WASHINGTON DC – European Union (EU) ministers have approved a global sanctions regime against human rights offenders, which could see African leaders involved in rights abuses suffer asset freezes and travel sanctions.
The move was adopted by foreign ministers of all 28 EU countries during a meeting held in Brussels on Monday, December 9, 2019. EU High Representative for Foreign Affairs Josep Borrell said the sanctions will be similar to those being implemented by the US under the Magnitsky Act.
“We have agreed to launch the preparatory work for a global sanctions regime to address serious human rights violations, which will be the European Union equivalent of the so-called Magnitsky Act of the United States,” Mr Borrell said on Monday.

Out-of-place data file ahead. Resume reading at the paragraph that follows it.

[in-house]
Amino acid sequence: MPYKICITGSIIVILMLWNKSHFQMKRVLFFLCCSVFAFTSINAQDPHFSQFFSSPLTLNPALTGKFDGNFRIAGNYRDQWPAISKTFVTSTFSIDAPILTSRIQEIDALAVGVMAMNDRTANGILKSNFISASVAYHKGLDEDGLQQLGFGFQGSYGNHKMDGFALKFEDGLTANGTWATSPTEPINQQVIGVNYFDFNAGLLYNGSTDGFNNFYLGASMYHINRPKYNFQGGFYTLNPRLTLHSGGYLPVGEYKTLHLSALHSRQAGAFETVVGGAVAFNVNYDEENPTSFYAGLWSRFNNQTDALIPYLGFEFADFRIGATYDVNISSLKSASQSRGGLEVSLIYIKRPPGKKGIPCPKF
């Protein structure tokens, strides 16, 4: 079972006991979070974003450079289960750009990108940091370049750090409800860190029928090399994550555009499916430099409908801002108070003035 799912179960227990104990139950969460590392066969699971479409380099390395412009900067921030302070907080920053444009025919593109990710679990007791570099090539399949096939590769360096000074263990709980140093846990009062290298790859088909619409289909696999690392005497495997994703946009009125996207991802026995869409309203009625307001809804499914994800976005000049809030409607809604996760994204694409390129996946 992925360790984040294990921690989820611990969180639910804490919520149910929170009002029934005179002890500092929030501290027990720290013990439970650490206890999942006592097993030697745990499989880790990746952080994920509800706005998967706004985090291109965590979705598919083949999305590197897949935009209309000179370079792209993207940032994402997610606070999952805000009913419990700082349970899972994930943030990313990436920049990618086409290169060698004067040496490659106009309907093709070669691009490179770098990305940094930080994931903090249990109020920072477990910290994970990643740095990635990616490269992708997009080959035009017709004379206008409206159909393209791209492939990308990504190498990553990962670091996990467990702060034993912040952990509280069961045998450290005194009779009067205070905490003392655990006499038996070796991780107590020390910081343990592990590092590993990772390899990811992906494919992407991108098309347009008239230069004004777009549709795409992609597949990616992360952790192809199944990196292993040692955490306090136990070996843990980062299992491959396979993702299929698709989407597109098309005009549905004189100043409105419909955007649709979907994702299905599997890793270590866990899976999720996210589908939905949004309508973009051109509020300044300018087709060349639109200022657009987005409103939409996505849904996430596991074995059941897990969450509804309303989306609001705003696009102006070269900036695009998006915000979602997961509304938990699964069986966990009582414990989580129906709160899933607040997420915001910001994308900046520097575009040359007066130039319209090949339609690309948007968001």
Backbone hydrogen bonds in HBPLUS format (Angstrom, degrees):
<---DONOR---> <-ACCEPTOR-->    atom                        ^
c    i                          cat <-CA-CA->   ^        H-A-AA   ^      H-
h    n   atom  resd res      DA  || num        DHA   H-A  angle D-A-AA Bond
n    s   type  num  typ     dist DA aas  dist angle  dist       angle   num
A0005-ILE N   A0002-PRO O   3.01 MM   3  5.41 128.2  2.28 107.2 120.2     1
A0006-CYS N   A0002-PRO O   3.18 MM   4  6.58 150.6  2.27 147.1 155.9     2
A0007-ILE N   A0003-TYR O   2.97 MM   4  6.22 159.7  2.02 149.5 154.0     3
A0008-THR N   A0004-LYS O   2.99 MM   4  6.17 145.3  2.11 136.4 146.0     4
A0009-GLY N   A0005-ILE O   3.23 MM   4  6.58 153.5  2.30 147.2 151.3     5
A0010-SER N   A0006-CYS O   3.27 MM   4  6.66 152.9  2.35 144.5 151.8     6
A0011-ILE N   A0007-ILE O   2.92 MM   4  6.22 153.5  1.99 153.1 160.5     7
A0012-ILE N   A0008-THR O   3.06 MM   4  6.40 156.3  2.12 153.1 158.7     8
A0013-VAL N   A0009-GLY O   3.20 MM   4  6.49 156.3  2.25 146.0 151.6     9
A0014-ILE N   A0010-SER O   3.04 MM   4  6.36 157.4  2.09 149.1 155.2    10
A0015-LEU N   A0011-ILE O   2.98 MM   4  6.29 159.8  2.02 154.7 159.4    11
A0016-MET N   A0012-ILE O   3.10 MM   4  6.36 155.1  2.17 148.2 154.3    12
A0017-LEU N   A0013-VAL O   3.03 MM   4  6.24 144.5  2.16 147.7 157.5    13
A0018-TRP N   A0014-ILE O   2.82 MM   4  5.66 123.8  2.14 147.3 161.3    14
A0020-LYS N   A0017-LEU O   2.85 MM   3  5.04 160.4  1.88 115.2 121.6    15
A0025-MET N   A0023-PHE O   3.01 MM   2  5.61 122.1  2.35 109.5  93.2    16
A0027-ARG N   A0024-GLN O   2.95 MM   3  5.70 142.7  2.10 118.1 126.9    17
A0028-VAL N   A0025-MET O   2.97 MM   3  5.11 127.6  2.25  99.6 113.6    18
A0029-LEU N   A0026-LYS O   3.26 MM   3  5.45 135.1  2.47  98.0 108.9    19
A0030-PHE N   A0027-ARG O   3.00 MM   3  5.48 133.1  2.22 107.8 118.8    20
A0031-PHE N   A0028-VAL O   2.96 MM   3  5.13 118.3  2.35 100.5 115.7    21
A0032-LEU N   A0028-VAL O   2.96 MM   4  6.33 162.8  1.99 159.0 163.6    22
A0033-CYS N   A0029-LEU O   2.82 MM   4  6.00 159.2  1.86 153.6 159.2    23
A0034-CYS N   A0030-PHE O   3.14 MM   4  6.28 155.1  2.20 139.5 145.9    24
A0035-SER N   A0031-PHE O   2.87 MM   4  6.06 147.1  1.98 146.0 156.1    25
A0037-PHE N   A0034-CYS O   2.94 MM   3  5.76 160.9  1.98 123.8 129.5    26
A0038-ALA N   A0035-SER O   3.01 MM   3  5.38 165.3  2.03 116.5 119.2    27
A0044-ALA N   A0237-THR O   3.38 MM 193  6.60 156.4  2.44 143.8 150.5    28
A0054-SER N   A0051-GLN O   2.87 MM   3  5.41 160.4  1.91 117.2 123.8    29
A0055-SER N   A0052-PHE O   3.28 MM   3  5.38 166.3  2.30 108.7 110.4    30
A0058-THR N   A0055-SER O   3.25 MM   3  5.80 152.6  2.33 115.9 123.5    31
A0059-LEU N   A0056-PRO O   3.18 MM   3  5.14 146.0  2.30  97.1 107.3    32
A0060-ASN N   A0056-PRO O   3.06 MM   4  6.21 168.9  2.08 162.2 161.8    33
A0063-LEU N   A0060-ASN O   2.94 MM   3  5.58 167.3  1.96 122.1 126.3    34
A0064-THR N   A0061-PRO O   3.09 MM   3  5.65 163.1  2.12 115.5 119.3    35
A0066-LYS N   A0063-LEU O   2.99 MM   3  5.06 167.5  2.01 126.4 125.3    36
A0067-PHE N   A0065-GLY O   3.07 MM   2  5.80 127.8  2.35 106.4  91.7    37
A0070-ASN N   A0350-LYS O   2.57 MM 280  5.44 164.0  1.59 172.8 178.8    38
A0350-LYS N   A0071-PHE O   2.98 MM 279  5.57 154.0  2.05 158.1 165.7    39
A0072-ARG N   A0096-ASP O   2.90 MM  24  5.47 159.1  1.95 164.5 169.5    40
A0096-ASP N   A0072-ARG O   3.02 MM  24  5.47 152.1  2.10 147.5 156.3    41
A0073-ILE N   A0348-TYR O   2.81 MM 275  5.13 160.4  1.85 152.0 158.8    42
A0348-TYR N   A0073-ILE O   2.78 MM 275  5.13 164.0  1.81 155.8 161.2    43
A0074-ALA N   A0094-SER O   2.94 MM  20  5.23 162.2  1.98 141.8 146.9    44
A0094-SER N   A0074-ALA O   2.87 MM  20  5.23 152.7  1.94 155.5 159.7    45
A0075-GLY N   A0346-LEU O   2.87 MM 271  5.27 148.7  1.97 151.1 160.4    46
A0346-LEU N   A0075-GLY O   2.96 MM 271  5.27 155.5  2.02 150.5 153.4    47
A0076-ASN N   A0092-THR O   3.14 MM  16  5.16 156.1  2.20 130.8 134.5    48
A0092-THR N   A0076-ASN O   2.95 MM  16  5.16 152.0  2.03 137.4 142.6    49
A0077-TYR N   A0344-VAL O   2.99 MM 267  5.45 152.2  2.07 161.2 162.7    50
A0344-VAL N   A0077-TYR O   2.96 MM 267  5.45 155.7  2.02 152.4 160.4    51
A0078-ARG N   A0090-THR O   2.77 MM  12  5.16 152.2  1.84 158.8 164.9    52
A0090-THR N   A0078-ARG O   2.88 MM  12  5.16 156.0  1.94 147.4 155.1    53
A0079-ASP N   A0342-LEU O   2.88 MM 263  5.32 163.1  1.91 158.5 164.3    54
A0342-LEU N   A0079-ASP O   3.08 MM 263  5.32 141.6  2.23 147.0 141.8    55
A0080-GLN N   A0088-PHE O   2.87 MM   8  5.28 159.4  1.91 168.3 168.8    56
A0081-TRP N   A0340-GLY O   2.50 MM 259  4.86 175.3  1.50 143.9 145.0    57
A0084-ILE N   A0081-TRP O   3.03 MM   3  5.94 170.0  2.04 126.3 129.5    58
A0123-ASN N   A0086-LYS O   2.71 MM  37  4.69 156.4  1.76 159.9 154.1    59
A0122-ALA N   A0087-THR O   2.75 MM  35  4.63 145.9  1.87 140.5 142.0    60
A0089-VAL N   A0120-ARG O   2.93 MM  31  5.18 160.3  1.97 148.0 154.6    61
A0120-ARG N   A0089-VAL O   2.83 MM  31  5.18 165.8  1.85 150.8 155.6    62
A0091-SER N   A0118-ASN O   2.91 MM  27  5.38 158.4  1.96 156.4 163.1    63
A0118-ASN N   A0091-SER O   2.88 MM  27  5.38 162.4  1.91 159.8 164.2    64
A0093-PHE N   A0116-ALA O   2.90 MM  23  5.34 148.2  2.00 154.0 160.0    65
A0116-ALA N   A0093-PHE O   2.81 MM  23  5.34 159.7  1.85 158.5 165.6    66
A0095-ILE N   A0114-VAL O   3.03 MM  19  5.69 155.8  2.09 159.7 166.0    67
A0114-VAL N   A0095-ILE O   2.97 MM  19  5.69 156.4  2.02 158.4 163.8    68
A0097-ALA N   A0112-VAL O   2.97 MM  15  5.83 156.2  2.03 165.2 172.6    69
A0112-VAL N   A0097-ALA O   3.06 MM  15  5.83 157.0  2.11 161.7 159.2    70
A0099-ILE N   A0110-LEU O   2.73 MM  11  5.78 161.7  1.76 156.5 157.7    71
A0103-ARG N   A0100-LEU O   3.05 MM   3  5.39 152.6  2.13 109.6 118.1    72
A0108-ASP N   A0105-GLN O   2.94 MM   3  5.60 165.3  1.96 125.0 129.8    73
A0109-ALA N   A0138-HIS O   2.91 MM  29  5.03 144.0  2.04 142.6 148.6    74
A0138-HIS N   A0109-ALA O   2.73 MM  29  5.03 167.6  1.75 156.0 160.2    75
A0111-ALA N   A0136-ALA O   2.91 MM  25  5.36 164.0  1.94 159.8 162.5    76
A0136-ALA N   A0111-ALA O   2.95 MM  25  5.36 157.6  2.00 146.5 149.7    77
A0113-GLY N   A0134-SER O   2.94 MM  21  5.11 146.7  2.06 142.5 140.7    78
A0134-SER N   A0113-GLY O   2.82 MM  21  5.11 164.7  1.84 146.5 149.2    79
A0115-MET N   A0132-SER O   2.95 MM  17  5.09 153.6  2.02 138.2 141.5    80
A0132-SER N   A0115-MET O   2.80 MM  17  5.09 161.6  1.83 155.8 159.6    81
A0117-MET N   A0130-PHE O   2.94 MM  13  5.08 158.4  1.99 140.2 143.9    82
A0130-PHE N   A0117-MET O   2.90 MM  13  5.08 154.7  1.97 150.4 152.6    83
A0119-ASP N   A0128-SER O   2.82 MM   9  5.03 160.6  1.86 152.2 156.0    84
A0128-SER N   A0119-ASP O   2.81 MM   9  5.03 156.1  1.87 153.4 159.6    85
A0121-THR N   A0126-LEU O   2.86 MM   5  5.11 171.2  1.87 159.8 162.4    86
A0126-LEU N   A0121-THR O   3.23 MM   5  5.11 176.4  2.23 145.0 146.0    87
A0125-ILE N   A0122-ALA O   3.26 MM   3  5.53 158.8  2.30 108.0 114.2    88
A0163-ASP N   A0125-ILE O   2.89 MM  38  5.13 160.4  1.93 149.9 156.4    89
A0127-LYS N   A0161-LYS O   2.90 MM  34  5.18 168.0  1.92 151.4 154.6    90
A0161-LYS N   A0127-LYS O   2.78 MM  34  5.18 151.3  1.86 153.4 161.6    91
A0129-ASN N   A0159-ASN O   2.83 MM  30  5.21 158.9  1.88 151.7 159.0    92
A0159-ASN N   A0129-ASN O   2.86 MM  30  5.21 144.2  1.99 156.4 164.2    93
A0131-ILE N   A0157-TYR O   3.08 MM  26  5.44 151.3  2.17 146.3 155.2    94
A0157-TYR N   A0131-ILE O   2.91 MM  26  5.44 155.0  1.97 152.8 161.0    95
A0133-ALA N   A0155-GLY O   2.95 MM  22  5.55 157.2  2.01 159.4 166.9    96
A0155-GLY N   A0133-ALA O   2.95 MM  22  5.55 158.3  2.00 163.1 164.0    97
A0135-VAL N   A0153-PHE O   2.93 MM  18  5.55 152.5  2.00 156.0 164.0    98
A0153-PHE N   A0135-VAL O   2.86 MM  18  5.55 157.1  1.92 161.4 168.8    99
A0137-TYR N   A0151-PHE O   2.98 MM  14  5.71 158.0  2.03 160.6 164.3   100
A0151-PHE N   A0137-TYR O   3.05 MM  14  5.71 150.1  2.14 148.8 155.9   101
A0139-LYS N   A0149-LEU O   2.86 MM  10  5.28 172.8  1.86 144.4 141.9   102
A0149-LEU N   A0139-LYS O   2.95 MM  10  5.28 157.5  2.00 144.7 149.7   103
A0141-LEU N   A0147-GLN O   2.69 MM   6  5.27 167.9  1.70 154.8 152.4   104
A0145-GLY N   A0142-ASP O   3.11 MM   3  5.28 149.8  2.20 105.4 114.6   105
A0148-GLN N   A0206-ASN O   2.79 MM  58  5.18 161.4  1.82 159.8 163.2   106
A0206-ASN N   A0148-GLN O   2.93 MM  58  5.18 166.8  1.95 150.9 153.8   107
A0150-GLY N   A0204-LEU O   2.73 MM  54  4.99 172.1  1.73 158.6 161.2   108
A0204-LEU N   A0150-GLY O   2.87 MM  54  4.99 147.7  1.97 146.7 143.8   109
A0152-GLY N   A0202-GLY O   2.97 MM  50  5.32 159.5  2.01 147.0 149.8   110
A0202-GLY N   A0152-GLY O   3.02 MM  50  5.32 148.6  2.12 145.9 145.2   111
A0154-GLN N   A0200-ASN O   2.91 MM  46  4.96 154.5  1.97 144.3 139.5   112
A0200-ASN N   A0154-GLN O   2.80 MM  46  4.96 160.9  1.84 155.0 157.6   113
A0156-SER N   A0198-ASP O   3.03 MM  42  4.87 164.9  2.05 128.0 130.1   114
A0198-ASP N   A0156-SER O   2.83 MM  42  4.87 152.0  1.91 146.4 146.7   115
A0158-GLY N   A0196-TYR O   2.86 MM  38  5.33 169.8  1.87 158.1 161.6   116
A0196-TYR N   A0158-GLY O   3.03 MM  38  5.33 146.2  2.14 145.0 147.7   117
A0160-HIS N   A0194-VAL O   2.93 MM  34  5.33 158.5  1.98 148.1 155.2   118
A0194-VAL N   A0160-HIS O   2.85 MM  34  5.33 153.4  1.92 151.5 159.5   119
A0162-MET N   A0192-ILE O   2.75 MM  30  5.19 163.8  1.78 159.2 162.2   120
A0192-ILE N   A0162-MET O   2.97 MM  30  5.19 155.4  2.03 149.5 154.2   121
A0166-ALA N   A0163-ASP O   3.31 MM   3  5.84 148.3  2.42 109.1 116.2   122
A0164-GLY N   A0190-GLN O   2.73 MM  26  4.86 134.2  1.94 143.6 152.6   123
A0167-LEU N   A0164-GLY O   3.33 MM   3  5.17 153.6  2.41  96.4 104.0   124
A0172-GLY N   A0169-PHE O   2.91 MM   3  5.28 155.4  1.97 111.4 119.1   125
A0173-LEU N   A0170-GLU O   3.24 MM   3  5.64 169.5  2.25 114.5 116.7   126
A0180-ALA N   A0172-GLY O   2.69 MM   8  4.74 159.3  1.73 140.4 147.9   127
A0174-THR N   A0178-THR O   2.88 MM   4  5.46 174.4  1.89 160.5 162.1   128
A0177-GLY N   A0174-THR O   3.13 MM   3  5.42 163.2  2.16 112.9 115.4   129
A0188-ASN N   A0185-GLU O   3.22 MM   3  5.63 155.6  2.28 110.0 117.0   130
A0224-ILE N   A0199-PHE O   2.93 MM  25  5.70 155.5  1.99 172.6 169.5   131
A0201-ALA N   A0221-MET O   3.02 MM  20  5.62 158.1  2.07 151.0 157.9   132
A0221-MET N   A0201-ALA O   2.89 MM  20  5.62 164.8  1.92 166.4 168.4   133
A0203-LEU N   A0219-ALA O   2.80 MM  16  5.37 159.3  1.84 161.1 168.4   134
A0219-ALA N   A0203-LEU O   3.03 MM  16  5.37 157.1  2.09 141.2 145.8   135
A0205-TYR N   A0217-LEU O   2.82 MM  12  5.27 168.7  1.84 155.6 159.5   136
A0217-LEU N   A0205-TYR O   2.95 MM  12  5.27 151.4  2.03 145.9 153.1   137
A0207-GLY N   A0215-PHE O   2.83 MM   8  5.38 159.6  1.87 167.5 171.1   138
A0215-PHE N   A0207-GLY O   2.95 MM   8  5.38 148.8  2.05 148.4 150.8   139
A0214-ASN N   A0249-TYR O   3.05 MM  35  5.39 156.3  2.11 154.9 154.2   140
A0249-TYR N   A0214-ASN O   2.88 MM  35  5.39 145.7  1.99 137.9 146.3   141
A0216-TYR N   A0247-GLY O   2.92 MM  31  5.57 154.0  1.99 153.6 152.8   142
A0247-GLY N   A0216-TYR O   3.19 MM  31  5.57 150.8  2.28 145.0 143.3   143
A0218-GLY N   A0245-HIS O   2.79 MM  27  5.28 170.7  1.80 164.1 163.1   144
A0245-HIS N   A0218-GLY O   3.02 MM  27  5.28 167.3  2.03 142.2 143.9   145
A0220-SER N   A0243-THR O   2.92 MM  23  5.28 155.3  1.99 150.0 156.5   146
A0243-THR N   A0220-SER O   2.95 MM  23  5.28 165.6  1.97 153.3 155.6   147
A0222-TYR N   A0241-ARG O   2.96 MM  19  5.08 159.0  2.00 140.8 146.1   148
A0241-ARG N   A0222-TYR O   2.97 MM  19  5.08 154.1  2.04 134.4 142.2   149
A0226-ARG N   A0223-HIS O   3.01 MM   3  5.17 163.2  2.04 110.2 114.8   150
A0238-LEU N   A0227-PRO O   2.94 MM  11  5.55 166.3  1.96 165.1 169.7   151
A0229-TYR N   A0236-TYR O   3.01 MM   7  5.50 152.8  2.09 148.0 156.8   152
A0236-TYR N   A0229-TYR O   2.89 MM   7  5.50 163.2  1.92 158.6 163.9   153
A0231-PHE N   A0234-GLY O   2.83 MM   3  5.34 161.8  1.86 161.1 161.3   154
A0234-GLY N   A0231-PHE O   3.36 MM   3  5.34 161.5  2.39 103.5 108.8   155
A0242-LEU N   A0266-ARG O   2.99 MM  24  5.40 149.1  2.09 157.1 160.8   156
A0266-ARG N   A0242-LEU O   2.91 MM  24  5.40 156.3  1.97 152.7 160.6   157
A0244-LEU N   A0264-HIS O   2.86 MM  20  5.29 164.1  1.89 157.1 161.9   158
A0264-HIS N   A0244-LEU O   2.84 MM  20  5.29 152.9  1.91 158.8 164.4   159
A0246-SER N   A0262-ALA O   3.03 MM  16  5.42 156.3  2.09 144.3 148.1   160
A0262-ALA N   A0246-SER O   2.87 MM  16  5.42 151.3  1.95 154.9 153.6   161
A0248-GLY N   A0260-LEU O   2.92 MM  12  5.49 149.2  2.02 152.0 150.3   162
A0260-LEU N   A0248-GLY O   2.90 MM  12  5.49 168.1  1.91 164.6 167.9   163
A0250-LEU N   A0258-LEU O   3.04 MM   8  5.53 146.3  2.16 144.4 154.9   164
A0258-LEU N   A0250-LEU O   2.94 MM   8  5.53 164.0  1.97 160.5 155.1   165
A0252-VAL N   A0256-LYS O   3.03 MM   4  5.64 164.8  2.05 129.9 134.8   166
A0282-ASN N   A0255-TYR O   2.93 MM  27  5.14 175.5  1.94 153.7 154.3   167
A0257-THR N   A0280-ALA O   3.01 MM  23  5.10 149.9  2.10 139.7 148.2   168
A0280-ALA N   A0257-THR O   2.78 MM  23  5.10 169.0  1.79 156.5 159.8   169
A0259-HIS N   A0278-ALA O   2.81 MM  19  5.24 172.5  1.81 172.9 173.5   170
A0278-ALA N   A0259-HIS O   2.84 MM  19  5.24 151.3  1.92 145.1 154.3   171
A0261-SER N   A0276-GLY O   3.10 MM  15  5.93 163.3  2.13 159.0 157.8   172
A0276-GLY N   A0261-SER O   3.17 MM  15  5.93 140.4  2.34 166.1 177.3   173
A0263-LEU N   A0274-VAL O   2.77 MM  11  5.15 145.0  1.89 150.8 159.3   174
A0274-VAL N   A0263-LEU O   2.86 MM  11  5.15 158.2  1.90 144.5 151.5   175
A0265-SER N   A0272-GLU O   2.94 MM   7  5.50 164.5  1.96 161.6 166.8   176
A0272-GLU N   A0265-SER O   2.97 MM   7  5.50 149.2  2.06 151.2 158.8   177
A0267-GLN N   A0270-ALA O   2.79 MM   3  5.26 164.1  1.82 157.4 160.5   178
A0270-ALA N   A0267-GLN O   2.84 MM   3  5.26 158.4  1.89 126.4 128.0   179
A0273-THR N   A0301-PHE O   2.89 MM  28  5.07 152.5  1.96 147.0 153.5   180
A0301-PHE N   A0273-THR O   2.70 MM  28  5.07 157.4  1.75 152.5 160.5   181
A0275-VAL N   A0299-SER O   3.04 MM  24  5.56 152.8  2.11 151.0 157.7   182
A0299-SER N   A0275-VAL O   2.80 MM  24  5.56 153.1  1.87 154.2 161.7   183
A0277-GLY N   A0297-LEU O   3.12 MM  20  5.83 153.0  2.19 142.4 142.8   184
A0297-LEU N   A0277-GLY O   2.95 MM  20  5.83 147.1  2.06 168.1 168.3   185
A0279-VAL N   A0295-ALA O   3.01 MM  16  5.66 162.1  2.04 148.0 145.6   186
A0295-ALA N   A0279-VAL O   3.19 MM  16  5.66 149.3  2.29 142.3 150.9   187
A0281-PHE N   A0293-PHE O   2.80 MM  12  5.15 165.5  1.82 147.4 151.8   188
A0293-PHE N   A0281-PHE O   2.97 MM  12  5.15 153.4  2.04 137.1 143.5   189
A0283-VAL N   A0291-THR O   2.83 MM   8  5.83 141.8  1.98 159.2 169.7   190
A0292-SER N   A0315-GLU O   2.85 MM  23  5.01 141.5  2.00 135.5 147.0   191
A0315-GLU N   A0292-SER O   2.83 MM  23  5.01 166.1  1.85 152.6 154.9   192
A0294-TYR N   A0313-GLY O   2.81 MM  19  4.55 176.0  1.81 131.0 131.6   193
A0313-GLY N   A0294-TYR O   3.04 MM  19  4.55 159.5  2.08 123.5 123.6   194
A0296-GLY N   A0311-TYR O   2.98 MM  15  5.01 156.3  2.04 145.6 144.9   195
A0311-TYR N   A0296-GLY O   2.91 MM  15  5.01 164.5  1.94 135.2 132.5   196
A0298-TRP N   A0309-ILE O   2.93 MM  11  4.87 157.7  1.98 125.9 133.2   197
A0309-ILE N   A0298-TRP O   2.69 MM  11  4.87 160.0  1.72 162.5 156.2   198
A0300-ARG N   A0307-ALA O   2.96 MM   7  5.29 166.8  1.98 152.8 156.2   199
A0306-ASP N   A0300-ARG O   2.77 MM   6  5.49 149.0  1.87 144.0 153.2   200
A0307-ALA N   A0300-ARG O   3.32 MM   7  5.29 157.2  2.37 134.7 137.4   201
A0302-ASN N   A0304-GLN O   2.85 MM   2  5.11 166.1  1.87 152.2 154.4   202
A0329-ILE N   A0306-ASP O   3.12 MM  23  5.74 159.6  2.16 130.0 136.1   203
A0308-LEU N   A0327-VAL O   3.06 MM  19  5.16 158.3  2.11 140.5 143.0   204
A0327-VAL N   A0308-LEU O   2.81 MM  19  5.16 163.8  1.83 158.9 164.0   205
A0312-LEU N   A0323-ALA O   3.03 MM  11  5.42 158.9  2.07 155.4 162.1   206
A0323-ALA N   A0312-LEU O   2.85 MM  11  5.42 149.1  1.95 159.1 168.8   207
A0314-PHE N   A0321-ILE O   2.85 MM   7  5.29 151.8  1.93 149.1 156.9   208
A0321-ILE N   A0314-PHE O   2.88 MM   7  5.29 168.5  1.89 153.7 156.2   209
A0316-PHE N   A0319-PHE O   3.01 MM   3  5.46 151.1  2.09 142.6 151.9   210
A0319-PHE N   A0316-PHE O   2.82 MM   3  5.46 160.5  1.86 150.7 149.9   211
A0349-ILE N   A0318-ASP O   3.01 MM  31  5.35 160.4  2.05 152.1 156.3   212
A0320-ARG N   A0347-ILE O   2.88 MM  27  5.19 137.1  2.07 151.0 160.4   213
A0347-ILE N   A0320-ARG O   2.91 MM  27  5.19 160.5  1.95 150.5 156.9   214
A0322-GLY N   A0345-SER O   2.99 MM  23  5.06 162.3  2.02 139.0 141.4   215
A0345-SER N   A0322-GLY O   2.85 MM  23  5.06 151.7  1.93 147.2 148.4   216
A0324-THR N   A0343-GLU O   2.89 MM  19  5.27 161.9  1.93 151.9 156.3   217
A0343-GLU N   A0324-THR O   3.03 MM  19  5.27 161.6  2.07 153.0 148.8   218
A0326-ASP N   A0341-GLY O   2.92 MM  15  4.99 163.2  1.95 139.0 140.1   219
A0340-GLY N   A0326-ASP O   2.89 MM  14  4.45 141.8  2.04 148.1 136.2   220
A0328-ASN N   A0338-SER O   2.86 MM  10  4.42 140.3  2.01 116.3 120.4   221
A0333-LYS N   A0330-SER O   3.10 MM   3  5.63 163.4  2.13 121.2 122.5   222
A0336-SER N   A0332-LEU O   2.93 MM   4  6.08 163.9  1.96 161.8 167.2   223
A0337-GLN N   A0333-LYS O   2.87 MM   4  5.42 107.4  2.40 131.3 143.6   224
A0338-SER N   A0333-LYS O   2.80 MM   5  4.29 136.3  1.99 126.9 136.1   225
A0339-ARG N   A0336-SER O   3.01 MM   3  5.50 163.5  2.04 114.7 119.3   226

In 2012, then US President Barack Obama signed the U.S Magnitsky Act into law, with the aim of targeting the Russian officials deemed responsible for the death of Russian tax lawyer Sergei Magnitsky. Since then, the law has been used to sanction individuals accused of human rights abuses worldwide.
“There was a strong consensus … to launch the preparatory work, and the European External Action Service [the EU’s diplomatic body] will prepare the documentation for this in order to prepare the equivalent of this act,” Mr Borrell said.
“This will be a tangible step reaffirming the European Union’s global lead on human rights,” he added.
Under the framework, EU the identify human rights abusers and punish them with the freeze their assets in Europe and ban them from travelling to the bloc.
EU officials said the new framework could be ready to be presented for ministers’ final approval as soon as next year.
So far, several African leaders, including those from Uganda, have been banned from travelling to the US over human rights violations. Key among them is former IGP Gen Kale Kayihura.